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Ciccina:

Correction - I meant to say, the impact level of voters within each party. Who has the enthusiasm edge now, post-Palin, Ds or Rs?

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cinnamonape:

Weren'tt surveys showing that McCain was already solidifying his base before the selection of Palin? I kept seeing polls showing that he was getting support in the high 80th percentiles amongst Republicans. So how much more of this could he tap?

The real question is whether Palin will be able to mobilize that sub-population to come out and vote in support of the ticket.
I'm not sure the new slogan that the McCain-Palin ticket represents "change" will resonate. After all, weren't most of those delegatesat the RNC cheering for Bush-Cheney in 2000 and 2004? Suddenly they are for "change"?

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politicod:

The incumbent running as an insurgent? The Palin story has another crack. The Plane she sold on Ebay was bought by a campaign supporter. The McCain campaign is now hedging about when they will bring her before the national press. I wonder if we will actually have a vp debate. The no-nothing crowd who supports her is inpervious to hard facts so I really don't think much of this matters except to us elitists and the media.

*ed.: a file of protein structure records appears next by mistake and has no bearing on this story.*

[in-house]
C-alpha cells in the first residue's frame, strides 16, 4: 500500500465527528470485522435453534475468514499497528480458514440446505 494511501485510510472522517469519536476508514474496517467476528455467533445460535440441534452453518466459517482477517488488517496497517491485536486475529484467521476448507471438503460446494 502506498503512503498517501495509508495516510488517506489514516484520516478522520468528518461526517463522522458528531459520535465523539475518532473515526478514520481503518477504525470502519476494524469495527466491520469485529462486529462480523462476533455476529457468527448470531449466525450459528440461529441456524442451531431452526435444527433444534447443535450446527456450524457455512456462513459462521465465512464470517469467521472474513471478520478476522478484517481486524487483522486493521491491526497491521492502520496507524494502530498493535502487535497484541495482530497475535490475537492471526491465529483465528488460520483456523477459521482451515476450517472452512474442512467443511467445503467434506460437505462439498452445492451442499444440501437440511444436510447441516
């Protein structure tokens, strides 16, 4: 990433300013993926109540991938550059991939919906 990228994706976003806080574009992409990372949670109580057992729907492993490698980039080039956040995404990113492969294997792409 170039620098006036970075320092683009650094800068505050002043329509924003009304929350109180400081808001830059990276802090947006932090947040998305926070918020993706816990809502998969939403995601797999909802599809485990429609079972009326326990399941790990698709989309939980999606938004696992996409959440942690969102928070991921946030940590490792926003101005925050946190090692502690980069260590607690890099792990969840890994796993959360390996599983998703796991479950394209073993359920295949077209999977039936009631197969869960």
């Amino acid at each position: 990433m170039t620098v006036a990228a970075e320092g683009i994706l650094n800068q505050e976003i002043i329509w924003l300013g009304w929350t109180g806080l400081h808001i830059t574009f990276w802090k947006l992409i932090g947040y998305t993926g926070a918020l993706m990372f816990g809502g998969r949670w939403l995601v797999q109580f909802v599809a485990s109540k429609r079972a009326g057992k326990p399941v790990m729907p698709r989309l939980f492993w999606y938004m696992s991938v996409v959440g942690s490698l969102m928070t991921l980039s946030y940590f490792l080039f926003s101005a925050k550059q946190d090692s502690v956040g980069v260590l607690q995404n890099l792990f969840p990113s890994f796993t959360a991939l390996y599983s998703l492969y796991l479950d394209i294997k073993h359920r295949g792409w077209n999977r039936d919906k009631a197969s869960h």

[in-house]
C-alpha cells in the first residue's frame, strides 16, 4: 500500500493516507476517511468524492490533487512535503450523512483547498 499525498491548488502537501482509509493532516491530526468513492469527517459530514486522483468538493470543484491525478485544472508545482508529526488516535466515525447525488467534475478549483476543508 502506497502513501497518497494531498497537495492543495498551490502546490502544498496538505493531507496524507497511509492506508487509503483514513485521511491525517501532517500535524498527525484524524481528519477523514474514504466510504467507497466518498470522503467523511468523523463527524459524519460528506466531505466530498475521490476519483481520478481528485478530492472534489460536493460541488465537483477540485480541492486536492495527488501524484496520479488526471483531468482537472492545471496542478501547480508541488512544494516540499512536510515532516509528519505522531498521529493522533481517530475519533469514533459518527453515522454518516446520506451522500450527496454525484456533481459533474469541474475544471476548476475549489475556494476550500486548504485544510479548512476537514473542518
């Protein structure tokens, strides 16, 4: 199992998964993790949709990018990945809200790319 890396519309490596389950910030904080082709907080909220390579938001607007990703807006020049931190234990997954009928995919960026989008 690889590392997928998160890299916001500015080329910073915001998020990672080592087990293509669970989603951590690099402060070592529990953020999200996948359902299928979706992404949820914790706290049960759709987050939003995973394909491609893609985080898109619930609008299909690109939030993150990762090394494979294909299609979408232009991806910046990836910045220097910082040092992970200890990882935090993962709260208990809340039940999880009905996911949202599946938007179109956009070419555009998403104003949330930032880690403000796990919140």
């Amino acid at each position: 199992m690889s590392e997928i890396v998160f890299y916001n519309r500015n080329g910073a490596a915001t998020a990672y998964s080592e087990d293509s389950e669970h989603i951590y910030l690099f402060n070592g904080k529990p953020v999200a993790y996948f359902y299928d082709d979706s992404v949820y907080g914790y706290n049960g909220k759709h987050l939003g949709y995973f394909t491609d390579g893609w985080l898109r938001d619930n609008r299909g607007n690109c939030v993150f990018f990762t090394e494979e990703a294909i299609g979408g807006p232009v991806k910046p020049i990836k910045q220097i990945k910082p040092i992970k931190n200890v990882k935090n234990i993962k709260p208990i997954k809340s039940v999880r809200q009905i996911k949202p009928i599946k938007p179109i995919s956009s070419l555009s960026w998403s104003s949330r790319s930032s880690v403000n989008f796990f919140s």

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Ciccina:

@ voteforamerica

For your sake and for the sake of your candidate, go back to your x-box and stop spamming this website.

Only a complete nitwit would sneer about Governor Palin reading a speech written for her by someone else, when the Democratic VP candidate, Biden, had a PLAGIARISM scandal.

What you are doing is known as walking into a punch.

Seriously. Teh stupid is hurting your candidate.

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davidwperkins:

Read this brilliant piece on the supposedly "feminist" S. Palin!

http://warner.blogs.nytimes.com/2008/09/04/the-mirrored-ceiling/

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brambster:

@Ciccina

Without stooping down to name calling, and without supporting spamming of cut-n-pasted partisan propaganda, Palin has an issue with this, and the issue will grow over the following weeks.

During the RNC convention, the news networks were overly nice in their coverage. IMO, that was irresponsible of them, but they don't want to impact their ratings by saying negative things about a candidate who's supporters are the majority of viewers, so they all do it.

We have seen Palin on a national stage 4 times now, and never once has she not read from a script that someone else wrote. In addition to that, much of what she has said was disingenuous at best. Search the AP for the bit of fact checking that they did.

Now she is on her way back to Alaska and won't be heard from again until another 7 days has past. No interviews, no nothing.

Some might rush to judgment and say that what McCain did was brilliant based on the results so far, but I'm of a different mindset. The liability of Palin lies outside of prepared remarks; it lies in how she comes off in interviews from the perspective of the judgement and experience necessary for the job she is running for, it lies in how she handles herself in the debate, it lies in how her record and actions in Alaska stand up to intense scrutiny.